How Keshet helps teens create moments of liberation while incarcerated

Photos of “Movement for Mercy” by Pat Berrett, courtesy of Keshet. Sign photo via Google Maps. Fence photo by Patrick Hendry via Unsplash

A dozen teenagers laugh as they practice their dance — one of them stumbles, throwing off the choreography. Time to rehearse from the top.

Their dance teacher laughs with them before calling for attention. With only a few weeks left in the semester, their final performance is almost here. Five, six, seven, eight!

At a glance, this might look like any other dance rehearsal at any other school. But this isn’t a school you can glance inside: It’s a state-run youth lockdown facility. The teens wear matching rec clothes, and their class is monitored by corrections staff and security cameras.

ABQ Artwalk celebrates three years of community engagement

A row of masked “artwalkers” enjoy an outdoor concert in downtown Albuquerque during an Artwalk event, summer 2020. Photo by Frank D, courtesy of ABQ Artwalk via the Ruppe’s “Neighborhood” project.

ABQ Artwalk is on a mission. The organization wants to get you — yes, you — to experience local art.

Its scrappy team of just a few staffers has come up with a simple but challenging formula. They recruit a neighborhood’s worth of shops, bars, and restaurants to participate as venues, then connect them with a region’s worth of painters, sculptors, and jewelers. Once they’ve booked the food trucks and hired the street performers, it all goes on the map.

The result: An epic night of food, music, and fun to which the whole city is invited.

Some arts organizations…

Discover a world of creativity at Albuquerque’s newest artist collective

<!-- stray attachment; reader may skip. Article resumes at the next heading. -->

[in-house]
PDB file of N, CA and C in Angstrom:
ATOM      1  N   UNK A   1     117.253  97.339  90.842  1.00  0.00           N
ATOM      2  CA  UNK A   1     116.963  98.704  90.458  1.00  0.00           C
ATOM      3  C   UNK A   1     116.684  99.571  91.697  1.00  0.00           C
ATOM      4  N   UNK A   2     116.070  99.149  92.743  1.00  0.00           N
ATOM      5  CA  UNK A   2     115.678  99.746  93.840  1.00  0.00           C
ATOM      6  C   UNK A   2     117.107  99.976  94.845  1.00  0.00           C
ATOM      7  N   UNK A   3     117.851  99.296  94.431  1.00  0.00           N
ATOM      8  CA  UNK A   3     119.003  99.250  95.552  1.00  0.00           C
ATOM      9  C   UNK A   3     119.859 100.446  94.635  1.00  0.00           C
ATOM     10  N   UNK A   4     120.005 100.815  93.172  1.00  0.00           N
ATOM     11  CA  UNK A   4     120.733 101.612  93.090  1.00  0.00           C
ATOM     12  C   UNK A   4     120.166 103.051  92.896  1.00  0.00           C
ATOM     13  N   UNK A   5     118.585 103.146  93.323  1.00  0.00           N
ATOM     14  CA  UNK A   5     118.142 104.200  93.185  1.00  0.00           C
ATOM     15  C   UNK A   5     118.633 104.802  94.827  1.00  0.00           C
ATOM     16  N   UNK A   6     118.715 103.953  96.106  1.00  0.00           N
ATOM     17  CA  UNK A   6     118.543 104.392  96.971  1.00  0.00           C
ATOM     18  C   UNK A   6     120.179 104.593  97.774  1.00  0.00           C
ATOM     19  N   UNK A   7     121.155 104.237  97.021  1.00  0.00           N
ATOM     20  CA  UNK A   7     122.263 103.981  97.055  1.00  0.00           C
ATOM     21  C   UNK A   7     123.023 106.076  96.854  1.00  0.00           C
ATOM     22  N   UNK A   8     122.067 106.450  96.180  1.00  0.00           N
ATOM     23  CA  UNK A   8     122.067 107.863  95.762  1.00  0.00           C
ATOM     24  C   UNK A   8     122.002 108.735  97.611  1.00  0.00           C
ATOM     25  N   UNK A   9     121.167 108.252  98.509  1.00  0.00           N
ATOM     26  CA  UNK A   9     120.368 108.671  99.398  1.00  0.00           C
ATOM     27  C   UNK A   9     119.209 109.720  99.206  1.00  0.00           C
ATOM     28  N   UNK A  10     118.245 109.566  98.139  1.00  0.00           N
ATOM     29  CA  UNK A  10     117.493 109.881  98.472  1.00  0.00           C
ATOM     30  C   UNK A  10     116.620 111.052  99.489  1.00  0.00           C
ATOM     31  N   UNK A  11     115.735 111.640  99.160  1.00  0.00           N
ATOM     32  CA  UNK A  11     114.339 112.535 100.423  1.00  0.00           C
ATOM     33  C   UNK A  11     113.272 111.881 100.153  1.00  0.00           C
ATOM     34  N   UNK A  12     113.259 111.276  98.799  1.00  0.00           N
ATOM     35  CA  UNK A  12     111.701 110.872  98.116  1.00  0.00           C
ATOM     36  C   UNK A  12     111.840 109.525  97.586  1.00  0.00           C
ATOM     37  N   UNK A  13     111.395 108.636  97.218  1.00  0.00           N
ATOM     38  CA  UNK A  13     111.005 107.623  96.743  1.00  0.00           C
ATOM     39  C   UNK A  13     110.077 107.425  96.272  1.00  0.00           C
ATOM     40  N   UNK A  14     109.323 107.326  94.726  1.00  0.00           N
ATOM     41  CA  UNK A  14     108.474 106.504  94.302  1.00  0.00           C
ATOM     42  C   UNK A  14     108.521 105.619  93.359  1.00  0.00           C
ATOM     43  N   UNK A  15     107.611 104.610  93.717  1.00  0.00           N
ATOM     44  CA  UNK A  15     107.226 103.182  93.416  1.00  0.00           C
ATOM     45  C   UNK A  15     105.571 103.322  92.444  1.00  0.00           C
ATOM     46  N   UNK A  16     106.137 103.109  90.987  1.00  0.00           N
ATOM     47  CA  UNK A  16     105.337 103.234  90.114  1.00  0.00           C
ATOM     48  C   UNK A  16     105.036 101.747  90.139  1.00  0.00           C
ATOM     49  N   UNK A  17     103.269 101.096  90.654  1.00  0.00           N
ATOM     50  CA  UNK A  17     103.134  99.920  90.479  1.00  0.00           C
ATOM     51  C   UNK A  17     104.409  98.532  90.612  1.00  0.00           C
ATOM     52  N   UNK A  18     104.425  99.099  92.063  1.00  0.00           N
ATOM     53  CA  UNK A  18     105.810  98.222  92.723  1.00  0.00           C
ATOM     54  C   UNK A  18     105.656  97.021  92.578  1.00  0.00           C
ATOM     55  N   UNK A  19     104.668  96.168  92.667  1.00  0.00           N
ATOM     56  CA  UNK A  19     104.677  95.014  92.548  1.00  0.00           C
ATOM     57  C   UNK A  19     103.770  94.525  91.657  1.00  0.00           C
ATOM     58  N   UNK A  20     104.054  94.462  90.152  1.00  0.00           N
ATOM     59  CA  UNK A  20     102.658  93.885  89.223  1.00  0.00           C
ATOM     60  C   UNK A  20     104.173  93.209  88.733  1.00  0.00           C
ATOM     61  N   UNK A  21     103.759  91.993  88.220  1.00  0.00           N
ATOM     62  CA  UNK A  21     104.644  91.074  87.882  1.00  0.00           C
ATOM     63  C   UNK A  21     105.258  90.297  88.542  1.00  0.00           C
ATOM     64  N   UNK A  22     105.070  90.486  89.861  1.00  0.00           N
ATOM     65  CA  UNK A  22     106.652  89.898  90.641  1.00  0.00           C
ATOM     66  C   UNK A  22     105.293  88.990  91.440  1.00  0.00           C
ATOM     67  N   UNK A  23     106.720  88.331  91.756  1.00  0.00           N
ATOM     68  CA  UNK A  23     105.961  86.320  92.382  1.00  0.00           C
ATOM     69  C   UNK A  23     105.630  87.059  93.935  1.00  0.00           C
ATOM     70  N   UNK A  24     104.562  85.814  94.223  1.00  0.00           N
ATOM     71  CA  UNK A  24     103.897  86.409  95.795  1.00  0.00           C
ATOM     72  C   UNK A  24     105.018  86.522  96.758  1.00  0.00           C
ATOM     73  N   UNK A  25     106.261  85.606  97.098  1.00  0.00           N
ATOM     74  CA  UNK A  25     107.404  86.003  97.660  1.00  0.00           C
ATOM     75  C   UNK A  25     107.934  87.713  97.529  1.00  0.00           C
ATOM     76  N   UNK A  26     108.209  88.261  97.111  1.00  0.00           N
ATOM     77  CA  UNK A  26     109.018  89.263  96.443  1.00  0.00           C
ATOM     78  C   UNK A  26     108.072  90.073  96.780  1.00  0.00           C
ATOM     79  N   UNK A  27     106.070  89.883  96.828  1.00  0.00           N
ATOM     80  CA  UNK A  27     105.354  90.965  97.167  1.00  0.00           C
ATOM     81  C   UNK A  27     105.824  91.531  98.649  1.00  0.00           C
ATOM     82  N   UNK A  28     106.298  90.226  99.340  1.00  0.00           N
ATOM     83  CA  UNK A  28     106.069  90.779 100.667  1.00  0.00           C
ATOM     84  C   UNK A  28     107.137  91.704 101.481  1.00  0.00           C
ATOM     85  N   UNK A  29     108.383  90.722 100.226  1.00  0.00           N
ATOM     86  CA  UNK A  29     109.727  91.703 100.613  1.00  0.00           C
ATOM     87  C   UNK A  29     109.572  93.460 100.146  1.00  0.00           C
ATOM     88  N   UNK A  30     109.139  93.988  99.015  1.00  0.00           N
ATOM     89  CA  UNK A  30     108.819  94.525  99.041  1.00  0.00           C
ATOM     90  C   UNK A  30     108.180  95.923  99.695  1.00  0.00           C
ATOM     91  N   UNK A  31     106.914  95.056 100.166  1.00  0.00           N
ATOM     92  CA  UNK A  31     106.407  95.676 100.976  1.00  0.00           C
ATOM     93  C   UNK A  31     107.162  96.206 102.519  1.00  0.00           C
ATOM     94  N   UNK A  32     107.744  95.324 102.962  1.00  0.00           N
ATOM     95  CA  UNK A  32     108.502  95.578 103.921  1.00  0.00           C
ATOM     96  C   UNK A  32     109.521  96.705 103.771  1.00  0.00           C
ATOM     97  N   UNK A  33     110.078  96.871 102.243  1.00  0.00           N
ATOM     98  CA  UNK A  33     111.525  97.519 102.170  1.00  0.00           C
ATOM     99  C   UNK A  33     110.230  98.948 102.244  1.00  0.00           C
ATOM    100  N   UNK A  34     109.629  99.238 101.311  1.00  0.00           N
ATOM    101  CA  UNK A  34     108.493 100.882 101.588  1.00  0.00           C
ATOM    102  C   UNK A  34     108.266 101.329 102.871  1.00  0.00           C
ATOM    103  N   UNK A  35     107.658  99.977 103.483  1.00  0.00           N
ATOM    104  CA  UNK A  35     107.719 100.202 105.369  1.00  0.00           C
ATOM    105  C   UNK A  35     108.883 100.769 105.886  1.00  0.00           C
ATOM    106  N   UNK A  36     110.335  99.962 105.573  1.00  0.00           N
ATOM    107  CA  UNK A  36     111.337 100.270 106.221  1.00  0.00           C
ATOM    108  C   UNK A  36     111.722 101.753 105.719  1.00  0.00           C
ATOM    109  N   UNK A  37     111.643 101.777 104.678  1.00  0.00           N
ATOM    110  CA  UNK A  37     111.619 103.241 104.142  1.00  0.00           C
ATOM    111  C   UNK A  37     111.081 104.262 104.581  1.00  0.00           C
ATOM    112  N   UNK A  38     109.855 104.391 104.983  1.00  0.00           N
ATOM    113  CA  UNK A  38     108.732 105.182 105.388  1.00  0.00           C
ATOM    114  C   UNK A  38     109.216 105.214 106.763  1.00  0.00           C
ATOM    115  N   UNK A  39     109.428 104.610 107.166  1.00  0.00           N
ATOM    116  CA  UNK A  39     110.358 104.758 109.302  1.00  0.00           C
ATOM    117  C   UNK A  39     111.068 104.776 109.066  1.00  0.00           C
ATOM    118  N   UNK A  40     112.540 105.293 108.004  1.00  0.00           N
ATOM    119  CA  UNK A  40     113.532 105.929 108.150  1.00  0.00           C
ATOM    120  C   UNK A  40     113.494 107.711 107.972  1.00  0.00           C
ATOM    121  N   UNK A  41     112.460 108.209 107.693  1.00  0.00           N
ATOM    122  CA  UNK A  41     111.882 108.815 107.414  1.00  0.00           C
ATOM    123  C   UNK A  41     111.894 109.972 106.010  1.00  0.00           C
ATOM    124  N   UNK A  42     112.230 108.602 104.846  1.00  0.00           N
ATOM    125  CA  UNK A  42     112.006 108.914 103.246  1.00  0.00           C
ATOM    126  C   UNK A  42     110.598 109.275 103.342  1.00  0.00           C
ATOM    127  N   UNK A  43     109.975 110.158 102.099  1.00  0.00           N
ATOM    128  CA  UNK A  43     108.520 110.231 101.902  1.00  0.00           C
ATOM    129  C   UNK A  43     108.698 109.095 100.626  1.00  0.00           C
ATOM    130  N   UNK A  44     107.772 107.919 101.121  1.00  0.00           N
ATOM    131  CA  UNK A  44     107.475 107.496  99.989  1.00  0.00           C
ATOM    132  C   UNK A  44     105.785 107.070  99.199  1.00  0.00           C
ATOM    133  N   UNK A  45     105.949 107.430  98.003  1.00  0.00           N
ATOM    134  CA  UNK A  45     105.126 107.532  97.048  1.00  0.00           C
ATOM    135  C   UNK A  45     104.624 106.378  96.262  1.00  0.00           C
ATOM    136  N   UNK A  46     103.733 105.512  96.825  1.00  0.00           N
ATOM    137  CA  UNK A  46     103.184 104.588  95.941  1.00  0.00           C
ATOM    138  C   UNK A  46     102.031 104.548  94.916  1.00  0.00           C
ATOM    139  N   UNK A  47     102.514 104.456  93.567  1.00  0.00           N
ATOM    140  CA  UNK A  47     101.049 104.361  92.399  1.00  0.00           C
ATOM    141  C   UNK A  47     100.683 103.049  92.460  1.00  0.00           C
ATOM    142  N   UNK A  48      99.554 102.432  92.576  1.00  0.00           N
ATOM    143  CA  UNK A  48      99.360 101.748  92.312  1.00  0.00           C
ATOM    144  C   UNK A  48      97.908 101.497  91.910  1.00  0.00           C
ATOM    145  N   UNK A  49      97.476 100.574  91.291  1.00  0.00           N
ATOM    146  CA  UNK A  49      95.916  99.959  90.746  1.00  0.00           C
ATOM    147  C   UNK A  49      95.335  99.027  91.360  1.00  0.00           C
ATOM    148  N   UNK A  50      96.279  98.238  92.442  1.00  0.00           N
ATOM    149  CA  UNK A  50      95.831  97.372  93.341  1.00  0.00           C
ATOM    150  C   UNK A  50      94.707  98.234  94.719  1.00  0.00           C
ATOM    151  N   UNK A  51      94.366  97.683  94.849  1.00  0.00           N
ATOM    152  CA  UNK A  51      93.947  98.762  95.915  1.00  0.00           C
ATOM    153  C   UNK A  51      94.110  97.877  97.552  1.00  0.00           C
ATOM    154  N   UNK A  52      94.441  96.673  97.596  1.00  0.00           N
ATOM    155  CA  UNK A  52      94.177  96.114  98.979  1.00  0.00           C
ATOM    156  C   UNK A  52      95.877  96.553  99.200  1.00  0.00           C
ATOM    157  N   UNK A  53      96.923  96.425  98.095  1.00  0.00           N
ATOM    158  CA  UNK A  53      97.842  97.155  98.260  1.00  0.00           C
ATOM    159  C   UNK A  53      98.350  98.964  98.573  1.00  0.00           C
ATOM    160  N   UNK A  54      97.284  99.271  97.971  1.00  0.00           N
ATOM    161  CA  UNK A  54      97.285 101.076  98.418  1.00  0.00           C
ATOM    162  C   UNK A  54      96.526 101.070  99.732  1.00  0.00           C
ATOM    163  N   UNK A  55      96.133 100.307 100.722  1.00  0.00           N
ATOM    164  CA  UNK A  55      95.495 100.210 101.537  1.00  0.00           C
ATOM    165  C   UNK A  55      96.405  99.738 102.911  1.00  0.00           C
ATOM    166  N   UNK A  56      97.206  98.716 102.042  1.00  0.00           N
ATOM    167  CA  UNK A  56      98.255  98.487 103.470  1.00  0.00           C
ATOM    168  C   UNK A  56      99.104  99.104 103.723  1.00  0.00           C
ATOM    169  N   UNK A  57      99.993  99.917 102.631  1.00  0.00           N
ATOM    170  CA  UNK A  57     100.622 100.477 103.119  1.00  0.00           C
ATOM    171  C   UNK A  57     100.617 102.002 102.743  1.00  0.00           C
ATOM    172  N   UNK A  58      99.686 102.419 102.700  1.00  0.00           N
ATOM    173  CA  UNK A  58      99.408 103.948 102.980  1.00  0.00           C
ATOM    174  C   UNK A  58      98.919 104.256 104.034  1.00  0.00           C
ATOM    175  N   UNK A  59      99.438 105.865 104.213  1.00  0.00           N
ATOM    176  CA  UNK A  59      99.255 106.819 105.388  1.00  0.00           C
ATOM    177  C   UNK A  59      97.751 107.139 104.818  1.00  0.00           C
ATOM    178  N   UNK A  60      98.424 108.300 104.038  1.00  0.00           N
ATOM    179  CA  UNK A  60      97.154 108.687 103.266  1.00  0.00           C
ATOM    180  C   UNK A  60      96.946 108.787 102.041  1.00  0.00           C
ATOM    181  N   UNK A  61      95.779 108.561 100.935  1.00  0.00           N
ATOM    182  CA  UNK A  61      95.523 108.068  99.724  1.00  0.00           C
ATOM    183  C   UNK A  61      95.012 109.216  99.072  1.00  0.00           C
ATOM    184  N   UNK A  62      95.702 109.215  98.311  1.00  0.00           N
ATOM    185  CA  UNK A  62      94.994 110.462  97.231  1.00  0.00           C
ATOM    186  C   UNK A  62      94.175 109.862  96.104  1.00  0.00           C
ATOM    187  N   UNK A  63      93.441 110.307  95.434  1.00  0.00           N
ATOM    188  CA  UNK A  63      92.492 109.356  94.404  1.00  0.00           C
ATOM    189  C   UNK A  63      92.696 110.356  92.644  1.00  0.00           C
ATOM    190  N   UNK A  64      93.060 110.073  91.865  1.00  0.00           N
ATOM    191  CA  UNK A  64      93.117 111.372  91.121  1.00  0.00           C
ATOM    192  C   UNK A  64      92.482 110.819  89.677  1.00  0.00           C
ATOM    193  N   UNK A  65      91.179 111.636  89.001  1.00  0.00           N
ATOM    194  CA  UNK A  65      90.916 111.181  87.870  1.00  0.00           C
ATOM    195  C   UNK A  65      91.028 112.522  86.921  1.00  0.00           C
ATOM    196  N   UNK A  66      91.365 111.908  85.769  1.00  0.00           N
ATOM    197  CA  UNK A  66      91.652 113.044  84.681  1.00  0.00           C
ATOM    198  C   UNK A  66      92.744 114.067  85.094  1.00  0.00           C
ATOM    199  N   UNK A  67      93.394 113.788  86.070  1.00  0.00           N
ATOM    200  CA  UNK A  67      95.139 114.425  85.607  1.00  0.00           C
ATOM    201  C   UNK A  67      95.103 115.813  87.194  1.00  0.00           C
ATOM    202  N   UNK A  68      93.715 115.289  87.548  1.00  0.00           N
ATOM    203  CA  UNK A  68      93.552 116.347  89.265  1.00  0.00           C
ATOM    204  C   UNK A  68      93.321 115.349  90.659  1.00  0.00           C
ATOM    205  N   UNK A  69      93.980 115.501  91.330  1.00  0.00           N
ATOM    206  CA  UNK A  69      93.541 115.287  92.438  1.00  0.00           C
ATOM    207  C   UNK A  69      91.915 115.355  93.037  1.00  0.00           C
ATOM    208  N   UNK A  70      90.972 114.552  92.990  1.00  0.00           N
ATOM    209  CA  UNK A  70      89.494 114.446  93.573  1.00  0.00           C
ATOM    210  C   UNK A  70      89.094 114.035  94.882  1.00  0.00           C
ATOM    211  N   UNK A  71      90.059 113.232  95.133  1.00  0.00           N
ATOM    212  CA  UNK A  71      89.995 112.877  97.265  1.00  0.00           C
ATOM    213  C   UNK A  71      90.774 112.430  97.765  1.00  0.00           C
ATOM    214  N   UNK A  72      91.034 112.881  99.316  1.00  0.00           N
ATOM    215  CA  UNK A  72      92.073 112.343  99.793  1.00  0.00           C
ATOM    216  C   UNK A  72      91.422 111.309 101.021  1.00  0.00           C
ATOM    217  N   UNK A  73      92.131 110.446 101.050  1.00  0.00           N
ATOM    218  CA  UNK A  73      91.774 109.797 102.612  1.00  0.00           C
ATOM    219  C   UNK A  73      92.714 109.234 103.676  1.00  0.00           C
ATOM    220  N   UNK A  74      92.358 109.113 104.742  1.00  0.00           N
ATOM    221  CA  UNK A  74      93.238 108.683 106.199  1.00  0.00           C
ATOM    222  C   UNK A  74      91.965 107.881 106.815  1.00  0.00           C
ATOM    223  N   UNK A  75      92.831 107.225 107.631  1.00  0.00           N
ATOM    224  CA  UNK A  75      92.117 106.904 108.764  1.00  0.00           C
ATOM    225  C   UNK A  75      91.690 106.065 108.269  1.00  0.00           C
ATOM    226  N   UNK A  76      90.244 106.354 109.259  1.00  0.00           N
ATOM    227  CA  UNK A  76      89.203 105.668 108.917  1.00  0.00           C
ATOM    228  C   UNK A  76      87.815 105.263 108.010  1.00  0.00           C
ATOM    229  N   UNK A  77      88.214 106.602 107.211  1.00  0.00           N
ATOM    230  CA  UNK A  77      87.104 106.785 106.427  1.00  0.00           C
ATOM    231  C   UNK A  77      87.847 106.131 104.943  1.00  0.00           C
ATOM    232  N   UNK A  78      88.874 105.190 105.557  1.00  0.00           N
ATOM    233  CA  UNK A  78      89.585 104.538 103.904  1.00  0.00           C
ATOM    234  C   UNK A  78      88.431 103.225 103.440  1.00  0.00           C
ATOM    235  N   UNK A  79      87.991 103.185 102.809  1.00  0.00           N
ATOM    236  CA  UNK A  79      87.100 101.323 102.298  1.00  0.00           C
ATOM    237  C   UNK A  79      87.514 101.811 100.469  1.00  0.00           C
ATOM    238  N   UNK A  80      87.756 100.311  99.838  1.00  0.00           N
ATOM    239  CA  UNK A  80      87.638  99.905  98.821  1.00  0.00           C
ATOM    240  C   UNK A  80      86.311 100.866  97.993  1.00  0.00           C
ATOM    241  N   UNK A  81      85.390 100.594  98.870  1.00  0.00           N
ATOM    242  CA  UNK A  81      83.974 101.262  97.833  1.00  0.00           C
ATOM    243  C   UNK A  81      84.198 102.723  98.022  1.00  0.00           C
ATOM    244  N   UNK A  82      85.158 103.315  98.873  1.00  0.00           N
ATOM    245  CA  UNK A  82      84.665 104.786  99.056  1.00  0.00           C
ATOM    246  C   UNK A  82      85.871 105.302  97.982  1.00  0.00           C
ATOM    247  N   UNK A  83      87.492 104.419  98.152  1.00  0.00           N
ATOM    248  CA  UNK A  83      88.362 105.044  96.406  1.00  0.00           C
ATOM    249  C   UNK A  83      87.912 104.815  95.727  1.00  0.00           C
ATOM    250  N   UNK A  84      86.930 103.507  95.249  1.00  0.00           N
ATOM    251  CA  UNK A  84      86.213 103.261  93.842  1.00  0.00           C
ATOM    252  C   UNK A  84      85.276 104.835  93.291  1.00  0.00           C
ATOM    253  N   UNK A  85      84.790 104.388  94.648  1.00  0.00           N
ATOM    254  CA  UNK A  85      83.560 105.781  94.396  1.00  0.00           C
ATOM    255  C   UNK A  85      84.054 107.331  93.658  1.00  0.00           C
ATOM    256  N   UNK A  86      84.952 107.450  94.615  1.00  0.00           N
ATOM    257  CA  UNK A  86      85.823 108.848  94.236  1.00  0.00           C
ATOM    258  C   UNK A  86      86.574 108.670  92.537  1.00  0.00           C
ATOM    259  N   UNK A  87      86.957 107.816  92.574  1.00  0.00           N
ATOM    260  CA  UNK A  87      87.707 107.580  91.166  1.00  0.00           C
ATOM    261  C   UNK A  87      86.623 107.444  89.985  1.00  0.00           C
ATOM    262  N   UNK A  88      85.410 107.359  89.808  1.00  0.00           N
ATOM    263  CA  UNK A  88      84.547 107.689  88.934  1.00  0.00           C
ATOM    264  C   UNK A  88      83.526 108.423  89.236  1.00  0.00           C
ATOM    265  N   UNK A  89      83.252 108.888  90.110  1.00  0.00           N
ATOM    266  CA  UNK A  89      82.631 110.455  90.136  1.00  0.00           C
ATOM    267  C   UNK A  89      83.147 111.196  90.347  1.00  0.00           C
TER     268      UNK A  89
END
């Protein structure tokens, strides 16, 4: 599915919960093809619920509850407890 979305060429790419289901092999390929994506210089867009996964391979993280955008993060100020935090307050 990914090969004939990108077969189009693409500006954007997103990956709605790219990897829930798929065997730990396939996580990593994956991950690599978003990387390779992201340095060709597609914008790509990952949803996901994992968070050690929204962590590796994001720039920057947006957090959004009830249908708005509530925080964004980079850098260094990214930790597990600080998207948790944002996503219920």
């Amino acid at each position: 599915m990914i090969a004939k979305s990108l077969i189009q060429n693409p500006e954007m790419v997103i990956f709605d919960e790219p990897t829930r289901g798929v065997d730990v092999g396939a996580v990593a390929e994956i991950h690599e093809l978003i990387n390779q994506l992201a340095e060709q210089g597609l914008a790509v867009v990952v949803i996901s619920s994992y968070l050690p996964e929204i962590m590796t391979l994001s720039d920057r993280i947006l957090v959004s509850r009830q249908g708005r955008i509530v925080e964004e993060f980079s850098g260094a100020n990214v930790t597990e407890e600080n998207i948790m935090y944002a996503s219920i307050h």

As the Art and Soul Collective puts the final touches on their new space in Cottonwood Mall, cofounders Kyle O. Street (center) and Shennon Morgan (right) have put out the call: ARTISTS WANTED! Skull painting by Ariel Rivera. Photos via Instagram / Courtesy of the Art and Soul Collective

The countdown had begun. At 9:05 a.m., the man in the silver spacesuit would press the button.

He had protective lenses in place — not over his eyes, but on his DSLR camera. On his head, he wore only his custom helmet.

As the moon gradually eclipsed the sun, he held his breath, hoping to capture the moment before a blaze of solar light flared out again. The shutter clicked in the nick of time. He got the photo.

This spaceman-photographer, who goes by Voyager or Kyle O. Street, had practiced photography since his days apprenticing at a headshot studio…

From sea to sand to Zoom with historian Nicolasa Chávez

A photo collage featuring an adobe church surrounded by photos of Semana Santa rites in Sevilla, Spain / Photos courtesy of Sean Quillen on Unsplash and Getty Images via Canva

Spring is here in New Mexico, bringing with it the annual rites of Holy Week — in Spanish, Semana Santa.

From Jerusalem to Rome, Madrid to Manila, as Christianity spread around the globe over the centuries, diverse and far-flung communities began marking the anniversary of Christ’s passion and crucifixion. Along the way, they’ve infused its observation with regional traditions like parades, song, feasting, and prayer.

Enter Nicolasa Chávez, a scholar of cultures with an emphasis on Spanish and Spanish-influenced customs. …

The artist talks gray areas and purple paint

Artist Noé Barnett wears a sweatshirt emblazoned with the word “CREATE” in lettering as colorful as his floral paintings. Photos courtesy of the artist

Noé Barnett had his whole life planned out: Graduate from the Albuquerque Police Academy. Serve as an armed officer of the law. Buy a house. At a predetermined time, leave the local force to follow in his father’s footsteps by joining the Military Police.

“When I got fired — ” Barnett pauses to laugh softly. “It’s funny now, but in the moment, that was probably the lowest point of my life. I remember just going home and crying.”

After finishing high school in Albuquerque, where he was born and raised, Barnett signed up as a Police Service Aid (PSA). For…

The journey to find his political voice — and the confidence to use it